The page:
There’s been a series of development projects that have brought mixed successes so far. Our goal is to build on past successes and maintain the momentum of integrated development. The way that HRI is different is we’re looking at building an integrated development agenda—a plan—for a geographic unit defined by the watershed [the primary zone of risk that’s involved in natural disaster risk reduction]. Our goal is to support local initiatives with comprehensive planning—integrating existing projects and expertise with physical and socioeconomic planning at a watershed scale. We are basing this work on a strong foundation of science and data that allows more precise planning and supports innovative design.

Rain monitoring station.
An HRI team member installs a pluviometric systemin the upper watershed. These gauges measure rainfall and are located throughout the watershed.

How will the HRI leverage CIESIN’s expertise developing and integrating spatial data with other kinds of data?

This is an EI collaboration. So we’re drawing on the combined expertise of a variety of centers and different disciplines. The data analysis and the spatial visualization of the data we’re collecting are CIESIN’s focus. CIESIN plans to combine the rainfall and hydrologic data that Wade McGillis from the Geochemistry division and Lior Asaf from the Water Center/CIESIN are collecting with settlement data that CIESIN has identified from satellite images.   CIESIN is working directly with Sean Smuckler, Clare Sullivan, Leigh Winowiecki, and others at the Tropical Agriculture and Rural Development Program to build a comprehensive set of maps and analysis on land degradation and soil fertility maps. With all of these combined data sources, CIESIN will increase the ability for development projects and strategic planning using spatially integrated hazard risk mapping, key information for land use management and agricultural planning.

Land use map, Haiti, Port-a-Piment watershed
This elevation map of the watershed shows the 16 clusters where more than 160 sites were sampled for soil and biophysical characteristics.

Like any traveler to a new place, you arrived in Haiti with certain assumptions. At this point in the process of helping lead a restoration project for one of the poorest countries in the world, what are you conscious of now that you hadn’t been aware of before?

The biggest question I had prior to going was, what was the awareness within Haiti of the connection between environmental degradation and the increasing natural hazards and risks? I didn’t realize that people were already very aware of the impacts of their behaviors on the environment and on physical safety. In retrospect I should have anticipated this answer– it’s not a question of the awareness of the problem but drivers of behavior. In other words, people are concerned that cutting trees increases risk of flooding. They are willing to plant fruit trees and other trees that provide economic stability. So now Sabine Marx at the Center for Research on Environmental Decisions (CRED) is investigating the link between awareness and behavior and how perceptions impact decisions.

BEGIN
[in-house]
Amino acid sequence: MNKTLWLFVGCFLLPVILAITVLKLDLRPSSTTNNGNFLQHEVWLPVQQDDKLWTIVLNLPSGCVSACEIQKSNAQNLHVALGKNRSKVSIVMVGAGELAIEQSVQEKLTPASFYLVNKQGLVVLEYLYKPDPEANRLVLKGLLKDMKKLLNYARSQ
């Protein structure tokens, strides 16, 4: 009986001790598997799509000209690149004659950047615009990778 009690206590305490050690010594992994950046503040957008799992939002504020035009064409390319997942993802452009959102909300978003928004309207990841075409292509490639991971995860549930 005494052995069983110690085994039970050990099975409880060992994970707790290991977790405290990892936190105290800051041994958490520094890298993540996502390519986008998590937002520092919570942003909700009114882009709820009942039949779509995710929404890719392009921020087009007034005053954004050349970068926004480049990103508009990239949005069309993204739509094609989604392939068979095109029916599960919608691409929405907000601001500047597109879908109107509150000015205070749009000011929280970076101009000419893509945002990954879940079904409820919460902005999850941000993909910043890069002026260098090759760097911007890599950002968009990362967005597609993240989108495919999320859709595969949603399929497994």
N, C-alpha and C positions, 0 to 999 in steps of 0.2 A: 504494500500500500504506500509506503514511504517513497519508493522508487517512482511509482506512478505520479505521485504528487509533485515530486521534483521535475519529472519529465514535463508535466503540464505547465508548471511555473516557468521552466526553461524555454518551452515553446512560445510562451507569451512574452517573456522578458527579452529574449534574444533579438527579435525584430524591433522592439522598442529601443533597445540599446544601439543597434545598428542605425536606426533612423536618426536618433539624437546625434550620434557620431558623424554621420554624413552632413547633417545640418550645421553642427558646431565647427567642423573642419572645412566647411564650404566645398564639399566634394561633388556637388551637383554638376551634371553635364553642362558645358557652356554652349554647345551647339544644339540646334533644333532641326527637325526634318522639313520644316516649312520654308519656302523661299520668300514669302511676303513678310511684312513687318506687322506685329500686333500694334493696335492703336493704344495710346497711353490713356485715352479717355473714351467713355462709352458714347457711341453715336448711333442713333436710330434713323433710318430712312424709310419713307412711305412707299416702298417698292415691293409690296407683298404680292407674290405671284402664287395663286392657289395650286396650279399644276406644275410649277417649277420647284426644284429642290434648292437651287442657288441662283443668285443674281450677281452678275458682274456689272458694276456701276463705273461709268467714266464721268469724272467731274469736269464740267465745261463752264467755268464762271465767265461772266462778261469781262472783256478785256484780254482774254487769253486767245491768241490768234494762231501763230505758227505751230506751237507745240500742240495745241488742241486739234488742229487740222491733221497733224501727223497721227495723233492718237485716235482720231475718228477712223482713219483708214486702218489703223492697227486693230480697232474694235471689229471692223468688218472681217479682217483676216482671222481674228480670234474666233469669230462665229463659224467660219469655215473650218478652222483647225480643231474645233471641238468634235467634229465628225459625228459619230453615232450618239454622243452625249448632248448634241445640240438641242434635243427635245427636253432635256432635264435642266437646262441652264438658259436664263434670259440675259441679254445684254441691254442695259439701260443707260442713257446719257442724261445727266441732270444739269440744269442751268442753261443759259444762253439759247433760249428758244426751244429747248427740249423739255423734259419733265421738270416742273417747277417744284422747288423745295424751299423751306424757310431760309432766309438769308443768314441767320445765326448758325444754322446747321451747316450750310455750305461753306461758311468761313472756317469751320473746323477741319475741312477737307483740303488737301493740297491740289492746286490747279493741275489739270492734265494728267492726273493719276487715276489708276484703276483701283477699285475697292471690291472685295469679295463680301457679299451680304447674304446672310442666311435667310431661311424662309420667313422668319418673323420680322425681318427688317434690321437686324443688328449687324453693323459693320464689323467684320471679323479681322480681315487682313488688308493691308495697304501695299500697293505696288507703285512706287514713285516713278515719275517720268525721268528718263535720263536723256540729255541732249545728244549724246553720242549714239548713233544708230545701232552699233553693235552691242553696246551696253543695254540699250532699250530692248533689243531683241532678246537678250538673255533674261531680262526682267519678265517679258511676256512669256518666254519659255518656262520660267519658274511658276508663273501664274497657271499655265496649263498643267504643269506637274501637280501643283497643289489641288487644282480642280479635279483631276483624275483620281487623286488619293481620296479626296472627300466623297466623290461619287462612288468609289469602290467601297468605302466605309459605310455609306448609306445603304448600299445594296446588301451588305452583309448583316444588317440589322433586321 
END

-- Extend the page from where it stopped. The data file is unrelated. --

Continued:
We have observed the need for immediate cash, for putting food on the table. That’s obvious. So the real question is, how do we create economic incentives to shift destructive behavior? The major issue this project addresses is how to provide economic incentives—e.g., different energy systems– at the same time. New ways to generate income and reforestation. What is the right mix that shift behaviors that have led to this entrenched situation?

You’ve been back and forth to Haiti a handful of times. You’ve witnessed an earthquake and been through an evacuation, had a multitude of related personal experiences where you were privy to extraordinary suffering and devastation. It seems inevitable that your connection to the country has become more emotionally complex. Yet as a researcher, with a structured science-based agenda, you need to remain as objective as possible.

It’s a traumatized society. But that presents new opportunities, too—new hope. We have encountered many youth throughout our visits to the watershed who had returned from  Port-au-Prince; they had left for the city, often to worse conditions but more hopes of success and a better lifestyle—more electricity, movies, the potential for work. But they return to the countryside and there’s eagerness and enormous interest to do something. The engagement and willingness to make a difference seem higher—a hunger to do something beneficial. There’s a drastic sense of urgency.

So on that front it’s been encouraging—the earthquake has not diminished the engagement with our project by the people in the watershed and the people at the regional and national level. There are new opportunities now because of increased funding, more donors and strategic planning—potential for substantive work and capacity building. I feel like people recognize the need for this project even more—and there is more willingness to provide the information and support so communities can take action.

For more information on the work of the Haiti Regeneration Initiative, go to http://haiti.ciesin.columbia.edu/ and http://www.haitiregeneration.org/.

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Recent record-breaking heat waves have affected communities across the world. The Extreme Heat Workshop will bring together researchers and practitioners to advance the state of knowledge, identify community needs, and develop a framework for evaluating risks with a focus on climate justice. Register by June 15